Thursday, January 19, 2017

5 Steps to Composing the Academic E-mail

Crafting the perfect e-mail to send along to an instructor can be daunting, but following these five tips can change your e-mail game for the better.

Step One: Think of a direct, informative, and clear subject line.

The subject line is widely regarded among instructors to be one of the most important parts to an e-mail. Vague, nonexistent, or particularly lengthy subject lines result in e-mails that may be discarded by instructors. If the student cannot spend the time to properly format an e-mail that takes effort for the instructor to sort through, why should the instructor respond? Though this article is mainly for business e-mails, WikiHow suggests “summariz[ing] the email in a 68 word subject.”

Clear subject lines can ensure that recipients 
are more likely to respond to the e-mail. 

Step Two:
Consider an appropriate salutation and title.

Salutations are a sign of convention, regularity, and respect. Something as simple as “Dr. Nelson—” or “Dear Dr. Fields,” are common and expected upon sending the first message. And, in departing, “Sincerely,” followed by a name or anything else appropriate, is perfect in closing out an e-mail. (Oftentimes instructors will respond once or twice in the ensuing string of e-mails and drop salutations in response to the student, which then leaves it up to the student to continue using salutations or drop them accordingly.)

Step Three: Don’t be wordy.

The length of body paragraphs is quite crucial in breaking up important information so as not to come across as overbearing or cluttered in the e-mail. Recipients would much rather sift through an e-mail with multiple questions or concerns that is split up accordingly rather than one that contains a few blocks of text. 

Keeping it segmented and readable makes for an e-mail less intimidating to the recipient. says that “[a] popular rule that you could . . . use [is] the KISS Test – Keep It Short and Simple.”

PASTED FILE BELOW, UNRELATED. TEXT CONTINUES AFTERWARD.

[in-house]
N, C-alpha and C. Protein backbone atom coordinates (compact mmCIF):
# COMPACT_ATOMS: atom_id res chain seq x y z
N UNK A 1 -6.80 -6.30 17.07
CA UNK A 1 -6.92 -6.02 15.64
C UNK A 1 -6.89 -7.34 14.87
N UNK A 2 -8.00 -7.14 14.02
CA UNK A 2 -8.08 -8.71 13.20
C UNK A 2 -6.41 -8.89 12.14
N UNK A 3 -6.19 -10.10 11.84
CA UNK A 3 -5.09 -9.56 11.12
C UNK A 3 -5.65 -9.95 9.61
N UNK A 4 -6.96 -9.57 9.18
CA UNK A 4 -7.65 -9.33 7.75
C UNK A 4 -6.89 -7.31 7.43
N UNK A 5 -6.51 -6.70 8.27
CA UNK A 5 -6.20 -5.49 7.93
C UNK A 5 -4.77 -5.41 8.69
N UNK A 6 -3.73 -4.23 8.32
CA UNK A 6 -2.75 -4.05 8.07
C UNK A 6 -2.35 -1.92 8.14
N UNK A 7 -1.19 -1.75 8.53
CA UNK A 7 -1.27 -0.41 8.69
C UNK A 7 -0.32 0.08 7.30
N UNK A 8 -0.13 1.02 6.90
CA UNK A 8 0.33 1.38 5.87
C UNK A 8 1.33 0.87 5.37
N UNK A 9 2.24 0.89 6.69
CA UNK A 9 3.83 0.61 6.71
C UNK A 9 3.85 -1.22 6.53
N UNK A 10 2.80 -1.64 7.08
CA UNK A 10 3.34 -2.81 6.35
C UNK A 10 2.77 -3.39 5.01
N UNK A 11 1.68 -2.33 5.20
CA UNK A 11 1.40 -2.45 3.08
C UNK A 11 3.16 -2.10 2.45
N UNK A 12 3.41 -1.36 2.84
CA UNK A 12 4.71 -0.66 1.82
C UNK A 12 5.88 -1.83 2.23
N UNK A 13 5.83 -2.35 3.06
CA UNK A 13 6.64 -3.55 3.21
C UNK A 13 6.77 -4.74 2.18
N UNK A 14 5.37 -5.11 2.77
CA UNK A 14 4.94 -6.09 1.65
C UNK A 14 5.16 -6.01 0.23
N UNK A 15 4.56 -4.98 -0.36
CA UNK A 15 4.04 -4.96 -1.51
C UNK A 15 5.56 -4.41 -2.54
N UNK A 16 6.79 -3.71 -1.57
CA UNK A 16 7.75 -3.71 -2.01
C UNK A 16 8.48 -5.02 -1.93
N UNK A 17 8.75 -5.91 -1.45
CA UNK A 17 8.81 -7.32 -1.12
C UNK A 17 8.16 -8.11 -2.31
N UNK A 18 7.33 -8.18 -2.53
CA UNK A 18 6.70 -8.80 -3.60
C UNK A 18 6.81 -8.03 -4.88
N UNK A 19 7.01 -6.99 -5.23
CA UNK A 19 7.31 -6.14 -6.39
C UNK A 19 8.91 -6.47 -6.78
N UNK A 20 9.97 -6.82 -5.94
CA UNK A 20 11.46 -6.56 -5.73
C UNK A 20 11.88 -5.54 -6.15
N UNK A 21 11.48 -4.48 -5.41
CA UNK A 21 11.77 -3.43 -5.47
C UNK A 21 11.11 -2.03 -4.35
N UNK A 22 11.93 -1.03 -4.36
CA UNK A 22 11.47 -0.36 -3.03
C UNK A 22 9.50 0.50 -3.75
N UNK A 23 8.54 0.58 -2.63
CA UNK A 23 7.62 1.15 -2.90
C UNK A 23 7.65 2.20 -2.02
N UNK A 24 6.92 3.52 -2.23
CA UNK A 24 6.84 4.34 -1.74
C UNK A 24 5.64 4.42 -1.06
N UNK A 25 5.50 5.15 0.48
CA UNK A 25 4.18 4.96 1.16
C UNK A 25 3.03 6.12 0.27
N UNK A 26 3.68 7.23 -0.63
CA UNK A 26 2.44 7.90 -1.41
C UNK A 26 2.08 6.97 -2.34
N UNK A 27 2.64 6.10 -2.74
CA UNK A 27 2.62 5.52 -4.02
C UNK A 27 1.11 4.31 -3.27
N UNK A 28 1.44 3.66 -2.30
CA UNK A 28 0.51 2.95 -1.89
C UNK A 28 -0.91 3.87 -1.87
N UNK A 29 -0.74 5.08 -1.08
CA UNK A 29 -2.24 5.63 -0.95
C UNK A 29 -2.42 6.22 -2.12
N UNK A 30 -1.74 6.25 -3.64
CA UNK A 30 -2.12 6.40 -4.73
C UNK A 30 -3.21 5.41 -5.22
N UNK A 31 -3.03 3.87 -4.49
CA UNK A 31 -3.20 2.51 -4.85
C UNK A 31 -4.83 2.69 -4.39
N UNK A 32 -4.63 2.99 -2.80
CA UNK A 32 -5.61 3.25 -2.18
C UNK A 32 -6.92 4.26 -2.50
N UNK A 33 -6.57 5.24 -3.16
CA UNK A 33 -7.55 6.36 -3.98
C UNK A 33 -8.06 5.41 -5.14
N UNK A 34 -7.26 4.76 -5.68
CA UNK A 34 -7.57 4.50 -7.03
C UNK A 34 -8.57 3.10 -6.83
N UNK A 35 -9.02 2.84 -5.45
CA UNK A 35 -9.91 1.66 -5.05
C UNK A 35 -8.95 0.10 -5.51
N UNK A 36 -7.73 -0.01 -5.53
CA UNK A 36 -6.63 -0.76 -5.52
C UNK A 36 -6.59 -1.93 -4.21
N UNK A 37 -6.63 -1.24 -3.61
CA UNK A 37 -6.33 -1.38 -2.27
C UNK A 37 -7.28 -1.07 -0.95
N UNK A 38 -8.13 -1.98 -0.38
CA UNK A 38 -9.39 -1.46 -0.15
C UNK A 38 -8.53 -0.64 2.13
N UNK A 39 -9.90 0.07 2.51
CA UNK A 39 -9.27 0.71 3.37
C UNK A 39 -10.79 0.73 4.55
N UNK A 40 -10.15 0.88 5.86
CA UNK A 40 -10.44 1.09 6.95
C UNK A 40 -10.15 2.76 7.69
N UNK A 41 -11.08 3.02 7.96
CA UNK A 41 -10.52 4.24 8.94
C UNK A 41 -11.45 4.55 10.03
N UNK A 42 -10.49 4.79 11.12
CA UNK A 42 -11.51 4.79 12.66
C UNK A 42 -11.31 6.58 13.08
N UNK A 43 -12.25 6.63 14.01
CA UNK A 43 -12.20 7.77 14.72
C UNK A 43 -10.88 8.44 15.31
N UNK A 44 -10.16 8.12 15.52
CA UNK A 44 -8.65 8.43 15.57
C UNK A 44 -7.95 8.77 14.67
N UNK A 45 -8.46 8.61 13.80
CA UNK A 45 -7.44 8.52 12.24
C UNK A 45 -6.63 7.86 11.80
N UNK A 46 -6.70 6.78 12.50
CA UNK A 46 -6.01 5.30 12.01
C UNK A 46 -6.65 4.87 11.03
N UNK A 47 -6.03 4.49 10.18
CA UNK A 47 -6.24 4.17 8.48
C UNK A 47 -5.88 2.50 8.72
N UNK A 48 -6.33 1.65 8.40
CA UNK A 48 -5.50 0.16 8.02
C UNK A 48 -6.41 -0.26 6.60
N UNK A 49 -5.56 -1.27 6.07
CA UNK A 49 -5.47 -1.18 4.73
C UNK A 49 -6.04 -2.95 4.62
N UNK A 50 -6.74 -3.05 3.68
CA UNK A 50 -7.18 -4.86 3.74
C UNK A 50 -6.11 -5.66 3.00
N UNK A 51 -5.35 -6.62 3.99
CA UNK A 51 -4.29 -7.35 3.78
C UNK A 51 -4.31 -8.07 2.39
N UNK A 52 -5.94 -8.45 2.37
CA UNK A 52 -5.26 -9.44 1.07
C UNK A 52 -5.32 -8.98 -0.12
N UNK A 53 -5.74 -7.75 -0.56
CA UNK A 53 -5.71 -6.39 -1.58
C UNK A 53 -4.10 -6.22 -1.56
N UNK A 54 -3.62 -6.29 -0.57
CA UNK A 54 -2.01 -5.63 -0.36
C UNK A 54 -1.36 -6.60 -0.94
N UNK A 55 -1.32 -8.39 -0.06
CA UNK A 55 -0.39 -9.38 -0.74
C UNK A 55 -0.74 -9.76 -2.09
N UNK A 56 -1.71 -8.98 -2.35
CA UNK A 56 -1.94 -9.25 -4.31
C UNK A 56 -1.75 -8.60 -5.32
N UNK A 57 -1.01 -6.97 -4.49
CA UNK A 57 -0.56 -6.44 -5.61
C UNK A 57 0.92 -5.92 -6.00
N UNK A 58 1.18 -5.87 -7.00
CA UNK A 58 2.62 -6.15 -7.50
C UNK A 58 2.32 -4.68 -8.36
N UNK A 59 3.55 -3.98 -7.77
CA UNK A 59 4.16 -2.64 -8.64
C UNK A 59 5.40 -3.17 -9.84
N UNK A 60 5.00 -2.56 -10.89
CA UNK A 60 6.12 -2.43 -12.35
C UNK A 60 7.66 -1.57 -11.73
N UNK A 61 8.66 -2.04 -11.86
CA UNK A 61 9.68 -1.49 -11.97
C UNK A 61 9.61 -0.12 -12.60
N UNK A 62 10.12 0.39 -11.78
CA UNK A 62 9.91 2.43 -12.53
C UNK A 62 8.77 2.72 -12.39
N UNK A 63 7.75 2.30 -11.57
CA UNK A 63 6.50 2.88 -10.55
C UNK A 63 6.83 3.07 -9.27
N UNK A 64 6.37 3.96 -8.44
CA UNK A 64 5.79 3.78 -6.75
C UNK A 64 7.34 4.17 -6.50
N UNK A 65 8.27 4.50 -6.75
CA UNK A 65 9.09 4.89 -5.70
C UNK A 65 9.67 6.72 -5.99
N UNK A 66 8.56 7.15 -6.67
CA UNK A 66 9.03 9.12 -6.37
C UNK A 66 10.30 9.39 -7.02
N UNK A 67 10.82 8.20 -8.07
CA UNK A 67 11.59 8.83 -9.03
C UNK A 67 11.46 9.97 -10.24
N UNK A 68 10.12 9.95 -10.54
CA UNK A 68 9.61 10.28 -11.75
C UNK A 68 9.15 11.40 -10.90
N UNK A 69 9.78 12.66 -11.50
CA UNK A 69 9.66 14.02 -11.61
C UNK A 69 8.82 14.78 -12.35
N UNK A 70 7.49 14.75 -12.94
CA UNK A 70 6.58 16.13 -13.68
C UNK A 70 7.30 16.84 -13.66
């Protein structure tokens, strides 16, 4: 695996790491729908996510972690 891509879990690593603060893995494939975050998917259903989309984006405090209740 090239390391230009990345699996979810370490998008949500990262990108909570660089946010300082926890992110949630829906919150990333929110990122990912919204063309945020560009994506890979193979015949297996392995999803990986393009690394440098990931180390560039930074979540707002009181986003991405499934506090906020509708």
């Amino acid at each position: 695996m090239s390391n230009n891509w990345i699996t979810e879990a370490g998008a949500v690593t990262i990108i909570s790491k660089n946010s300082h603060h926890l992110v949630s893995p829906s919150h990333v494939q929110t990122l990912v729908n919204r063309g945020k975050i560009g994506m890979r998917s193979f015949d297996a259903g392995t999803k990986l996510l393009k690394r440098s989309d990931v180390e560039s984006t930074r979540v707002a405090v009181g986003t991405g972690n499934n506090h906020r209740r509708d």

Step Four: Thank them for their time.

Though salutations (both introductory and parting) are formalities that serve the purpose of respect and acknowledgement of another’s time, you can never be too forward in your thanks to an instructor. By signing off an e-mail with “Thanks so much for your time!” or “I appreciate any light you can shed on this situation” just before your closing salutation, you can ensure that your recipient reads your e-mail as having a serious and friendly tone because you wrote it as such.

Appropriate thanks & closing salutations show respect to the recipient. 

Step Five:
Be. Patient.

Since students are almost always the party needing a favor, whether that is guidance on a project/essay or clarity on something hazy, they serve the role of being patient in waiting for a response. (Recipients are not expected to drop everything that is ongoing in their lives simply to respond to a student’s e-mail right away.)

Normally, recipients may respond within a few days; however, a week is sometimes warranted in that instructors are typically professors with full workloads who have many other students e-mailing them simultaneously. A follow-up e-mail is never a bad idea so long as sufficient time (typically a week) has passed.

By checking off these five steps each time you send an e-mail to an instructor, you can be sure to expect a timely (and often appreciative!) response.

1 comment:

  1. Great advice, especially about ¶ length and concision. I sometimes get emails that have large blocks of text, and I don't read them right away because the wall of text is daunting.